Mental Preparation

Now, even though mental prep is a separate entry here, it is important to note that it isn’t so much separate from physical prep, but more in addition to it. This is for those people who don’t feel a few butterflies in their stomachs, but rather a swarm; this is for the people with stage fright or performance anxiety. Stage fright is nothing to be ashamed of, most people feel it at some point in their lives. Musicians, however, may be a little more susceptible to it given the often stressful circumstances they are asked to perform under. It’s not uncommon for people to feel like they play better when they are practising, and you often hear musicians say “I was so nervous I just couldn’t play” after a performance. But while it’s nothing to be ashamed of, performance anxiety is something that can be controlled, increasing your chances of an incredible performance.

It is always important to try to keep thing in perspective. What is the worst that could happen if you end up giving a performance that isn’t the best display of your skills? Nothing but a bruised ego; a temporary setback at worst. How you bounce back from a bad performance is the most important thing. Your attitude will determine if a small failure pushes you to try harder, to practice more, and to improve your overall skill level. Of course, that’s not to say being anxious is bad or wrong. Just the opposite in fact. If you aren’t feeling excited or challenged it will also show through in your performance. As far as the physical response from your body is concerned, there is no difference between excitement and nervousness, it’s all about your attitude. Too much worry and doubt will cause you to falter, but no excitement and there is no energy or intensity to your playing.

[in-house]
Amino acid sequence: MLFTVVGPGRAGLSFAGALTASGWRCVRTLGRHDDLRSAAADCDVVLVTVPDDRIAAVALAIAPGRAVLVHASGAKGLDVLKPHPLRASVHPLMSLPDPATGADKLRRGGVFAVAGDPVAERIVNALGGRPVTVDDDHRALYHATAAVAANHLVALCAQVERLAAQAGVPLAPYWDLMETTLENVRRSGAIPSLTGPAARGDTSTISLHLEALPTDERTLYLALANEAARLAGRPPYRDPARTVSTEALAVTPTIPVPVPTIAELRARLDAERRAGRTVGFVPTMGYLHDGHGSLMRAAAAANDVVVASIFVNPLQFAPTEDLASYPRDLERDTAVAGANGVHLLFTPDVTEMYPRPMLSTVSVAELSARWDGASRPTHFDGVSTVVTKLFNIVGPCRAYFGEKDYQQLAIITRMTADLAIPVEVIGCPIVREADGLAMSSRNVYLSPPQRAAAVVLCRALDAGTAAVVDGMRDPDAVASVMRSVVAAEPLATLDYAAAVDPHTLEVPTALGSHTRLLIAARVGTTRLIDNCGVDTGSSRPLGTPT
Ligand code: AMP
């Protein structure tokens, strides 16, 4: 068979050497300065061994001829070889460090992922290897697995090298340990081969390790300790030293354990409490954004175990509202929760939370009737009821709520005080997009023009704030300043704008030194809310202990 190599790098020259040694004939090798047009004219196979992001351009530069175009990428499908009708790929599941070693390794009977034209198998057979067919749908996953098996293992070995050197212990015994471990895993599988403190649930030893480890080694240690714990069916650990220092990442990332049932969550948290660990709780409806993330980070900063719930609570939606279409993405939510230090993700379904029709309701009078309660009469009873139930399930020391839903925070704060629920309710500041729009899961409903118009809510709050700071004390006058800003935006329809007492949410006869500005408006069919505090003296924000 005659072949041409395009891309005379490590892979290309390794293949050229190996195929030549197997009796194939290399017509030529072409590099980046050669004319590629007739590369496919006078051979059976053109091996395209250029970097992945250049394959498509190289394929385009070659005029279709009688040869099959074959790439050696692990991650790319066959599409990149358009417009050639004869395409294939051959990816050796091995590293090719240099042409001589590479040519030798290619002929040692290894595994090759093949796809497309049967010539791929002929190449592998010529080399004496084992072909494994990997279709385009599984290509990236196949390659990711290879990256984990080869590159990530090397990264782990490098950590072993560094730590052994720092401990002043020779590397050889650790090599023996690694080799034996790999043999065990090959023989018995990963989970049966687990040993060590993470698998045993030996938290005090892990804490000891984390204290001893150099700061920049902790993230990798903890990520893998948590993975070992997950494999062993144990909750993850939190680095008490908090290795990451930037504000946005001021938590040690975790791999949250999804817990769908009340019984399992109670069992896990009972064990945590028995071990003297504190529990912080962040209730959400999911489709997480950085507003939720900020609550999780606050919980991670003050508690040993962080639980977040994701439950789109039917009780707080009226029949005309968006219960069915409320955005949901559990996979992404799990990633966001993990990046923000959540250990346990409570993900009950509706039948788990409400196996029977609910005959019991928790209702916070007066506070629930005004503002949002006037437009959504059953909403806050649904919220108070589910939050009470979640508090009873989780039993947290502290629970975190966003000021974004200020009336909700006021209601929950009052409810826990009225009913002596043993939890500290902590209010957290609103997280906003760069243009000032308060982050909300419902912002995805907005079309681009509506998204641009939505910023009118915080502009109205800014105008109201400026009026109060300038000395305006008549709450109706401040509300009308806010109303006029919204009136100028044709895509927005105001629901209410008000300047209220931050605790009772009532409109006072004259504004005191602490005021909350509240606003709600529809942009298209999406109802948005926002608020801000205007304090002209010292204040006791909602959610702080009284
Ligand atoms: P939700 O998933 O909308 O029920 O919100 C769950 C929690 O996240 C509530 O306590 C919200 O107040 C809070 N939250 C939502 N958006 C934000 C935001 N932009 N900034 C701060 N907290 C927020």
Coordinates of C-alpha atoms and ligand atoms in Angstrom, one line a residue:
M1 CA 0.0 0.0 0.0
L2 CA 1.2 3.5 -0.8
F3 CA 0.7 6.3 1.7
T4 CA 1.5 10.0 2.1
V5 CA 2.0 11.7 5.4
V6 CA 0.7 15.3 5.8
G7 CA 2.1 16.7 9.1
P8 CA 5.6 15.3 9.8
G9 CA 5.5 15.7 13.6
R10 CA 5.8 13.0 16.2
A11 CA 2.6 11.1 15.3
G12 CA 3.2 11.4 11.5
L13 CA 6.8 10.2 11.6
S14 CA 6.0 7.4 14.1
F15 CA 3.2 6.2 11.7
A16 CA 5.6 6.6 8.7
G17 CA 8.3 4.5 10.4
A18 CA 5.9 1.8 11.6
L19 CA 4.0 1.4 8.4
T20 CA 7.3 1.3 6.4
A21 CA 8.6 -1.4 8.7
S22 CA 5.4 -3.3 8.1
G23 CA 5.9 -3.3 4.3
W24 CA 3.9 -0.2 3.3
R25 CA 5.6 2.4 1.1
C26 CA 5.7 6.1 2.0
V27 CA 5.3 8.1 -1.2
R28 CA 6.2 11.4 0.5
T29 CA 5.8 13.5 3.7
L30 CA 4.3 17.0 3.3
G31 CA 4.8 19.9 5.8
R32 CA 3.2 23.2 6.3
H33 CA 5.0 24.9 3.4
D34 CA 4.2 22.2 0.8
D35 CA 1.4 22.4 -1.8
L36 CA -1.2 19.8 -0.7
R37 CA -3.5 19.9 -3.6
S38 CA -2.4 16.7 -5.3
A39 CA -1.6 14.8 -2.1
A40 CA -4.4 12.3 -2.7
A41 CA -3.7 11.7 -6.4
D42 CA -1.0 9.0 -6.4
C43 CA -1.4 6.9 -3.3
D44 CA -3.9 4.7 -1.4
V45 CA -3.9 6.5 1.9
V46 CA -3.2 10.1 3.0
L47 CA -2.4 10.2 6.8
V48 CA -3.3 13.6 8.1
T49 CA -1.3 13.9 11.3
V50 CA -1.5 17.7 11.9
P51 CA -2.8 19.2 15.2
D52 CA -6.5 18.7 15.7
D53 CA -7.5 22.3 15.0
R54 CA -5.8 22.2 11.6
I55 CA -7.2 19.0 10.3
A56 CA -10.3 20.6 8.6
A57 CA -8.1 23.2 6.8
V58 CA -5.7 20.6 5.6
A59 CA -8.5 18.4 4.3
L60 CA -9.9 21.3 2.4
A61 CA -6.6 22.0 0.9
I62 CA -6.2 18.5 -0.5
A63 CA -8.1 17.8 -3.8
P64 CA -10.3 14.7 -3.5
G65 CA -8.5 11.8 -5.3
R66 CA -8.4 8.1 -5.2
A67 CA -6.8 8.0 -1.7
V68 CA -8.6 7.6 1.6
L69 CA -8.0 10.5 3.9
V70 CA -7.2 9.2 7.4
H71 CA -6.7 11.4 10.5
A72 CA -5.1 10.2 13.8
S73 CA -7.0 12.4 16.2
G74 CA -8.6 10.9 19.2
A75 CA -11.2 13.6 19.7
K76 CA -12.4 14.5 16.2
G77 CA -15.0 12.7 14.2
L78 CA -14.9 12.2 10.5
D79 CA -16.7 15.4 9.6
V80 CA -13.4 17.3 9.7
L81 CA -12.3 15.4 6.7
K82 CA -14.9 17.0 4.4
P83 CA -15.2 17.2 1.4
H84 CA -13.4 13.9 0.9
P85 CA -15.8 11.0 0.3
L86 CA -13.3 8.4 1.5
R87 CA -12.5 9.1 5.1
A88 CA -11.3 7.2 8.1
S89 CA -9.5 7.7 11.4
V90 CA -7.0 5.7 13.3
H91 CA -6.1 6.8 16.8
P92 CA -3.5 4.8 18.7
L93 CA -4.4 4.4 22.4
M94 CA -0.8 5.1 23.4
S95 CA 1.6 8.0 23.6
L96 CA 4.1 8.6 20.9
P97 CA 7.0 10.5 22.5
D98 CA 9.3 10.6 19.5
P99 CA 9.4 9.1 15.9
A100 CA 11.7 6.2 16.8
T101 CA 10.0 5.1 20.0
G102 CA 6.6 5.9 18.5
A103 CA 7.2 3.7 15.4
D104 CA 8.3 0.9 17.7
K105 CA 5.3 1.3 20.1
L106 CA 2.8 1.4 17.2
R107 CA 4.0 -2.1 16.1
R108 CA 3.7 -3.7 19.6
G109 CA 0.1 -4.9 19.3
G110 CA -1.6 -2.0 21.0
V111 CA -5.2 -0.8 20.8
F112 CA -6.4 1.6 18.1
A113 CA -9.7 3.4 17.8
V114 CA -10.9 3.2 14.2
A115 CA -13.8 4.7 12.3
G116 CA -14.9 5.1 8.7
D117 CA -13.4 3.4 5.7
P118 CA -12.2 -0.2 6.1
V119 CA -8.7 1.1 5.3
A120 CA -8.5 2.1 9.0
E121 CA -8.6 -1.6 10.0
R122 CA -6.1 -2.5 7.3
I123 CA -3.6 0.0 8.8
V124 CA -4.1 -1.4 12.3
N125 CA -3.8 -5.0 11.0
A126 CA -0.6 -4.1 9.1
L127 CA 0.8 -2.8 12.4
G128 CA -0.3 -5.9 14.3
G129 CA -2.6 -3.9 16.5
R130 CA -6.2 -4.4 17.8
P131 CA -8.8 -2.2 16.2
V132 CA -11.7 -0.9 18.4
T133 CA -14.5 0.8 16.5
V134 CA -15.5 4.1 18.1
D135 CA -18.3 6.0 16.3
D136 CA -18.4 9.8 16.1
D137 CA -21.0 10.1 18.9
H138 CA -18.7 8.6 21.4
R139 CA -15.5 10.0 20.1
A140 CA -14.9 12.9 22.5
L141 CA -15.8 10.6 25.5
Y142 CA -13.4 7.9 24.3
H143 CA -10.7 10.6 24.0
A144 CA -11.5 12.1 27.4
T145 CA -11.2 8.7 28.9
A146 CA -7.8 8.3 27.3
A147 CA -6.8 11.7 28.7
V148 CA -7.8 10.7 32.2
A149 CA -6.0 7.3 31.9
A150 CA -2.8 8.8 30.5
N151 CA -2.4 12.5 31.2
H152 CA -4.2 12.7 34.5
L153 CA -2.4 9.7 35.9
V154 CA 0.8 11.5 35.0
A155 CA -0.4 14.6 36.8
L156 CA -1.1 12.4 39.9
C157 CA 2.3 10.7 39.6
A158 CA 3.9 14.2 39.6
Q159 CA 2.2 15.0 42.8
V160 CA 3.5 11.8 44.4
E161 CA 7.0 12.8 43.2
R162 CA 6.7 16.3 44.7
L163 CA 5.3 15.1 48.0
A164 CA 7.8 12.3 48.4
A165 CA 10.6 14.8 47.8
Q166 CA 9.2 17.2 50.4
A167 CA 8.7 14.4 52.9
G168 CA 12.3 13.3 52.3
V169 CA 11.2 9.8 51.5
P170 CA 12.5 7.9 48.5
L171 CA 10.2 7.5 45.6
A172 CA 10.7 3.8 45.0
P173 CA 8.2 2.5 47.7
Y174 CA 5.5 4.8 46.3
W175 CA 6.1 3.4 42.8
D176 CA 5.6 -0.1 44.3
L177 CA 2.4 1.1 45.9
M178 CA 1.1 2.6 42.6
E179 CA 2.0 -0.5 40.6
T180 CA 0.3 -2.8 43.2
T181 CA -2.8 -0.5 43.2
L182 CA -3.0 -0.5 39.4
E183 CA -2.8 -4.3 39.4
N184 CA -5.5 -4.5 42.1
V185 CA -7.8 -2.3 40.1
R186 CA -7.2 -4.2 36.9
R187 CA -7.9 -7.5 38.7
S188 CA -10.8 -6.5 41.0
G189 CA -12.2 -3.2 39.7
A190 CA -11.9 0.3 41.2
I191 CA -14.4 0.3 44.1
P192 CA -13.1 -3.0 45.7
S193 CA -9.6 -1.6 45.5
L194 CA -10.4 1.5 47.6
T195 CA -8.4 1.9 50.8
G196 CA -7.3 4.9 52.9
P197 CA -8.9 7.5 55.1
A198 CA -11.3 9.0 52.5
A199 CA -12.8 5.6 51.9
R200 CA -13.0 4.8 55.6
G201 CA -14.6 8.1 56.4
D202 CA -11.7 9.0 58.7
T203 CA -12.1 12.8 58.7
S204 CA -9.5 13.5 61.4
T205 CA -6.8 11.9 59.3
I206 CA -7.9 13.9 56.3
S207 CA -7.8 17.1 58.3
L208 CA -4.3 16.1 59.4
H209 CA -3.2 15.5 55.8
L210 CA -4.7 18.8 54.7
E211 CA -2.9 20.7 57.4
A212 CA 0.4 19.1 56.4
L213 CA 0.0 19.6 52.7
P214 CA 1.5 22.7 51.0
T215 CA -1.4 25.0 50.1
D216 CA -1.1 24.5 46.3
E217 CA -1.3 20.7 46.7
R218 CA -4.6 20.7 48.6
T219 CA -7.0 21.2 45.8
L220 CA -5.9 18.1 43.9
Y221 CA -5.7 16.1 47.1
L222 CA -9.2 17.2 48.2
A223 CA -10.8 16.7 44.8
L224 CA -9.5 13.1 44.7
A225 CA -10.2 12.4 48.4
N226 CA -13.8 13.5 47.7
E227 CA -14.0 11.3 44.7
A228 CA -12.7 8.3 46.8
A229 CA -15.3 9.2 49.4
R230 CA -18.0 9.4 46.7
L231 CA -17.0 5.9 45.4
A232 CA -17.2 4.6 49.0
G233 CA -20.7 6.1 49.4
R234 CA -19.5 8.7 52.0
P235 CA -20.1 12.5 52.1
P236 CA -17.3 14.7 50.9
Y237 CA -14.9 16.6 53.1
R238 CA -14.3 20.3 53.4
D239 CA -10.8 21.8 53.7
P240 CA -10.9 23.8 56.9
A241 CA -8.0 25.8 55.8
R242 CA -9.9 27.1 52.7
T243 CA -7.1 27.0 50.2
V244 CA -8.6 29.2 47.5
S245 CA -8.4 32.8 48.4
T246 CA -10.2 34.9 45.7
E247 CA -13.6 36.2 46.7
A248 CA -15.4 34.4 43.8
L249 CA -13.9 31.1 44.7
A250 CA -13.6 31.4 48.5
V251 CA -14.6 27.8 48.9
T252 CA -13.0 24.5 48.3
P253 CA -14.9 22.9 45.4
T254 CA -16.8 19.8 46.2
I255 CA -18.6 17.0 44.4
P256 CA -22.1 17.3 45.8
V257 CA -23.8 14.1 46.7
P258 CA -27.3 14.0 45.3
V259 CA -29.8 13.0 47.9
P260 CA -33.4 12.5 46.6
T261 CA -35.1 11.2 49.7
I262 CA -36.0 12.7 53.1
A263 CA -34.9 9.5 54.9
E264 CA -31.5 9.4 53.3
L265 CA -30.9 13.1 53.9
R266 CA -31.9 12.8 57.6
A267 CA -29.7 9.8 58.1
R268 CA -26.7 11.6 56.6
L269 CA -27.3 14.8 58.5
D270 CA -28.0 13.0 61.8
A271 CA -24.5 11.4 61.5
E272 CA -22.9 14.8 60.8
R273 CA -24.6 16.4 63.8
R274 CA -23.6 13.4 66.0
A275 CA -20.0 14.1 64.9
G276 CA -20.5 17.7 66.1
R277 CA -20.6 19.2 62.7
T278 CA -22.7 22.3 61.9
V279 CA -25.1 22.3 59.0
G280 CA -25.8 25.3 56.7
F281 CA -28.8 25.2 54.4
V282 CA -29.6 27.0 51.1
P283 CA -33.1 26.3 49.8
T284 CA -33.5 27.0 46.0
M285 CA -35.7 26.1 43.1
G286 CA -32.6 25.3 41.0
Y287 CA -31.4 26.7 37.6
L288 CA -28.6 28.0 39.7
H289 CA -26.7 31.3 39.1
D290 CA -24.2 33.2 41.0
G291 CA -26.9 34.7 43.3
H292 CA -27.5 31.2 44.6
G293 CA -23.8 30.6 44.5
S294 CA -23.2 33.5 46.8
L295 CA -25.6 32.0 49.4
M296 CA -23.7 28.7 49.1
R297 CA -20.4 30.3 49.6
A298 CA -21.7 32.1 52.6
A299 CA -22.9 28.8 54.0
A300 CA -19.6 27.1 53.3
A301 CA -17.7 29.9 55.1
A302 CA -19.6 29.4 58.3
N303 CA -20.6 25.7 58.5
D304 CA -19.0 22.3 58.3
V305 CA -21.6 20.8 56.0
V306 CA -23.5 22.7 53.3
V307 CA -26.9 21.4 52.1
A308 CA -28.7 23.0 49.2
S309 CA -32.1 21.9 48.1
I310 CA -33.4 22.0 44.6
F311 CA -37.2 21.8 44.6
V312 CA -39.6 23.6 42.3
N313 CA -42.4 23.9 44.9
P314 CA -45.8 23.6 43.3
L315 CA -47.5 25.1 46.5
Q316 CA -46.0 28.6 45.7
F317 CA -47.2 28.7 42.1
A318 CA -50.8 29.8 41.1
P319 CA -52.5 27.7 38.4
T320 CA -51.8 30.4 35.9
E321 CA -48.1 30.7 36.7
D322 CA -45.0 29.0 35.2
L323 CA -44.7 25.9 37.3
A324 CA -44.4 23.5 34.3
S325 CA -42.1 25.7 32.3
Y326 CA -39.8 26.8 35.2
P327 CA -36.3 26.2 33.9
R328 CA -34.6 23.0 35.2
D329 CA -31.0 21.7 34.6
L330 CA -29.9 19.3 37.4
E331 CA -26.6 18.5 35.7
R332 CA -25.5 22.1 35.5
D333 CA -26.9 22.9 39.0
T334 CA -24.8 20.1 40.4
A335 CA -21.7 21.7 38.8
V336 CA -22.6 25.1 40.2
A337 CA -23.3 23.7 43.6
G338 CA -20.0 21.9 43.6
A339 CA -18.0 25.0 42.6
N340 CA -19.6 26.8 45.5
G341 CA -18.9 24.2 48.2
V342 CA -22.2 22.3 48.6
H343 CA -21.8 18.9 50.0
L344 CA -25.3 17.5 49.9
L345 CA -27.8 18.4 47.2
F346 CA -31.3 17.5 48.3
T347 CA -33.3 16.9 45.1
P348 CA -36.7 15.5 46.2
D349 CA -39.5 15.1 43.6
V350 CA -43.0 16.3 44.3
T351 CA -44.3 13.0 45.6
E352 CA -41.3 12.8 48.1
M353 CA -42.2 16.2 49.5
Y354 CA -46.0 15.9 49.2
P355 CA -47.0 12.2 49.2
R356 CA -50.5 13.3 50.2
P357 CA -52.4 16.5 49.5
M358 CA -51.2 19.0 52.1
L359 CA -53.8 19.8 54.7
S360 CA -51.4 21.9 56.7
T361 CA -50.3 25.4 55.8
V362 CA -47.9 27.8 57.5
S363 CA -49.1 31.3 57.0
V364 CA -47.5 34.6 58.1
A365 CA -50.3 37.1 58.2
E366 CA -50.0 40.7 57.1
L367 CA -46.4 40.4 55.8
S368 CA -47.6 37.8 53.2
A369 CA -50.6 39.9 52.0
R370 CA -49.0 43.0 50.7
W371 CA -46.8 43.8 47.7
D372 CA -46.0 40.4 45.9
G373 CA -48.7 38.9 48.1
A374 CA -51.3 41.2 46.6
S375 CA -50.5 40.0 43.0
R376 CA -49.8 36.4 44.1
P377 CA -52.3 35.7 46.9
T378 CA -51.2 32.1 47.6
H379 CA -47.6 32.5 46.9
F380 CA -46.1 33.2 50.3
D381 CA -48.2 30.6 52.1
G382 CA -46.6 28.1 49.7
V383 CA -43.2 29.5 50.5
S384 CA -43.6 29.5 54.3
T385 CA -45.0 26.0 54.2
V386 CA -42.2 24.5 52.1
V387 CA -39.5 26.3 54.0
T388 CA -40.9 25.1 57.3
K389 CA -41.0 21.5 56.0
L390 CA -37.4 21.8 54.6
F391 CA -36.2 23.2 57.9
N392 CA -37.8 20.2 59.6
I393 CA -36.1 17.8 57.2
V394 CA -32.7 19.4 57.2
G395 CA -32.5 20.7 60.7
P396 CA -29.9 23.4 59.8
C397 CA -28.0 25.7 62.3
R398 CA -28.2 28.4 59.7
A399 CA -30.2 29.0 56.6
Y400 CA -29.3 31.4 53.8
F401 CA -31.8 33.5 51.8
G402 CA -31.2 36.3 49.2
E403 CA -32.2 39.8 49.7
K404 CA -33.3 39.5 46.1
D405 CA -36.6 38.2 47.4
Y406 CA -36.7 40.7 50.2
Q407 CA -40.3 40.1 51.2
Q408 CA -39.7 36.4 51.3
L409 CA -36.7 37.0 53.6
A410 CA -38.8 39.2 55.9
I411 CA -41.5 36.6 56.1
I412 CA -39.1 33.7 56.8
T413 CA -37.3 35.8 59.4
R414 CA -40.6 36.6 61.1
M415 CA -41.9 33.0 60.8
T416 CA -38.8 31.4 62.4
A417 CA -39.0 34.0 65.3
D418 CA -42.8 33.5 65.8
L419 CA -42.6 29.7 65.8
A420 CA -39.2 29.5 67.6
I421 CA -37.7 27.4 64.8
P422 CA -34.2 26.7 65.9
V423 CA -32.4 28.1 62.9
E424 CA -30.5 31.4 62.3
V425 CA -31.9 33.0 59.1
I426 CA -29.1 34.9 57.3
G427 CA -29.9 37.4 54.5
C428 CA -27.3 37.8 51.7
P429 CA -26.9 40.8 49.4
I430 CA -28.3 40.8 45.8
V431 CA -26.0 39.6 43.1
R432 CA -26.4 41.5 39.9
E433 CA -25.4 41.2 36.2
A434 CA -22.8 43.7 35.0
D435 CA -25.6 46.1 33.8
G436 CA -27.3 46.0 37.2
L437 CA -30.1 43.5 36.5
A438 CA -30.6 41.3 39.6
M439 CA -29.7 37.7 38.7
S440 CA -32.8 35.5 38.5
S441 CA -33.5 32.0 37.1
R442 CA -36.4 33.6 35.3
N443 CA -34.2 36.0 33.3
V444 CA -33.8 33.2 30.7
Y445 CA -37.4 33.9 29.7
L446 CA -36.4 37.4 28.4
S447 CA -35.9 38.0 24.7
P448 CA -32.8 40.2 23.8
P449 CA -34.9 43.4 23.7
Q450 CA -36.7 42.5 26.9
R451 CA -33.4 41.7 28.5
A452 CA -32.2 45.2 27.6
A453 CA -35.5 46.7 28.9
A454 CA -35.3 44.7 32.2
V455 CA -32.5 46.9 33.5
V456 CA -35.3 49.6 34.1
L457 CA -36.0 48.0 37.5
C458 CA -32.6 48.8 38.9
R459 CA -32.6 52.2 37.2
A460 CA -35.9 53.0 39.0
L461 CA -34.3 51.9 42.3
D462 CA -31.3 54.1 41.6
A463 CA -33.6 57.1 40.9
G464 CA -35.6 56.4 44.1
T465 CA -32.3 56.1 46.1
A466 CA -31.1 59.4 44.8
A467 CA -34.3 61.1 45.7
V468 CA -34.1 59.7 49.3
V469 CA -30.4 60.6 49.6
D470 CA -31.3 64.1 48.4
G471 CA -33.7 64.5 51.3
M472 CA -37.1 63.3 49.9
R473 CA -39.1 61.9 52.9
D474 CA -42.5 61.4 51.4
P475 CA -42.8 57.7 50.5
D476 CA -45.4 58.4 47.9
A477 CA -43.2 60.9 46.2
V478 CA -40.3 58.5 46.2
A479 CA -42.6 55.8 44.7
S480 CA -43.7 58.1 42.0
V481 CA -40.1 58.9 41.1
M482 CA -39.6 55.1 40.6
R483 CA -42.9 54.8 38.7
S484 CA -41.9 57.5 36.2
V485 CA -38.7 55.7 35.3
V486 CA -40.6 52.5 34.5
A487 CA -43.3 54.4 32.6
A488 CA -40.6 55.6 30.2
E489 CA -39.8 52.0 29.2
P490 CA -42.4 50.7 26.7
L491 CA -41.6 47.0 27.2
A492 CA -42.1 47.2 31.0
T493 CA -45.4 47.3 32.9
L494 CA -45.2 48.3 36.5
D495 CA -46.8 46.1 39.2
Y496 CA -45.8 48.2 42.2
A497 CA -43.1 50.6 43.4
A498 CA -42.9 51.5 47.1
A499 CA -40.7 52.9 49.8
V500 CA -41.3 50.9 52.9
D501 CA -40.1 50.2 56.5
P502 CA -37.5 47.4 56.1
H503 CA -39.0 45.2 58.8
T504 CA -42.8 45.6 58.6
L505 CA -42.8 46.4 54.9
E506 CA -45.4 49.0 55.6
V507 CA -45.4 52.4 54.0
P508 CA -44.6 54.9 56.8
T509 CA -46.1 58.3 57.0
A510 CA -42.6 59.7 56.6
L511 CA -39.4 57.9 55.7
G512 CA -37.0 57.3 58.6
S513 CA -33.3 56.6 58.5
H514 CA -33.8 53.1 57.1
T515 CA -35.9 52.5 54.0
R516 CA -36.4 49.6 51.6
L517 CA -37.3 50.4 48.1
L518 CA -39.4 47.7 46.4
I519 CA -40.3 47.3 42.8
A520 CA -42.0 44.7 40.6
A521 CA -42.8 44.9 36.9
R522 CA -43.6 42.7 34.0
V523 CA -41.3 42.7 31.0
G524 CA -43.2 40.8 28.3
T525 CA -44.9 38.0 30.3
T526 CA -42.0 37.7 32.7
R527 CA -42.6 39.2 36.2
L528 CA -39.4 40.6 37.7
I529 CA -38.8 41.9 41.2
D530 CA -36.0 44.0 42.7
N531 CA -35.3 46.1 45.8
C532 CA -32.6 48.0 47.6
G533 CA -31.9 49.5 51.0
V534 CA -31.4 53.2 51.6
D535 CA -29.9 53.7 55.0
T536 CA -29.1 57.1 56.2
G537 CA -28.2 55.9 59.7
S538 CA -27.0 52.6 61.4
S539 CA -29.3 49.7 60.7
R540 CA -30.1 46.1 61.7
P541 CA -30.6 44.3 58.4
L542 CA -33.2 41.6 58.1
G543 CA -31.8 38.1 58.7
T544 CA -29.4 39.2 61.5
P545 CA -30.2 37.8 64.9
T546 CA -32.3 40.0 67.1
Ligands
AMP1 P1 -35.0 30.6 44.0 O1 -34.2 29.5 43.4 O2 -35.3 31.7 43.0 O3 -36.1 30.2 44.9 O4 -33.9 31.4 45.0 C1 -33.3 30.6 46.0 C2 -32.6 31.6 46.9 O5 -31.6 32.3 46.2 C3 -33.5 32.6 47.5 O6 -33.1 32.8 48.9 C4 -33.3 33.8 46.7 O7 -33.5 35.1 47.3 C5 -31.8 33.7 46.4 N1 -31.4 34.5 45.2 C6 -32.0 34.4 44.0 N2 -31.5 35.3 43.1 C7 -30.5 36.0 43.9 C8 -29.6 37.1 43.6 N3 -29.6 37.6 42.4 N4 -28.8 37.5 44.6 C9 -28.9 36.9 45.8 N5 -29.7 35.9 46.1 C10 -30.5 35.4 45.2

In order to minimize your stress and anxiety try a few things to get into the proper mindset. Take care of anything non-musically related to the performance ahead of time. If you have the choice, pick out your wardrobe well in advance. Prepare your space by organizing your music and stand. And most importantly, think positively! A lot can be said for the power of positive thinking, and since performance anxiety is a state of mind, avoiding that state of mind with positive thought can be an amazing preventative measure.

So for all of you out there in the Winter Wonderland we find ourselves in who have up coming performance, you have my best well wishes! Practice well and hard, and remember, whether you are nervous or excited is all in your head, so chose to think positively, chose to have fun, chose to be excited. With practice and faith in oneself anyone can overcome performance anxiety. Good luck!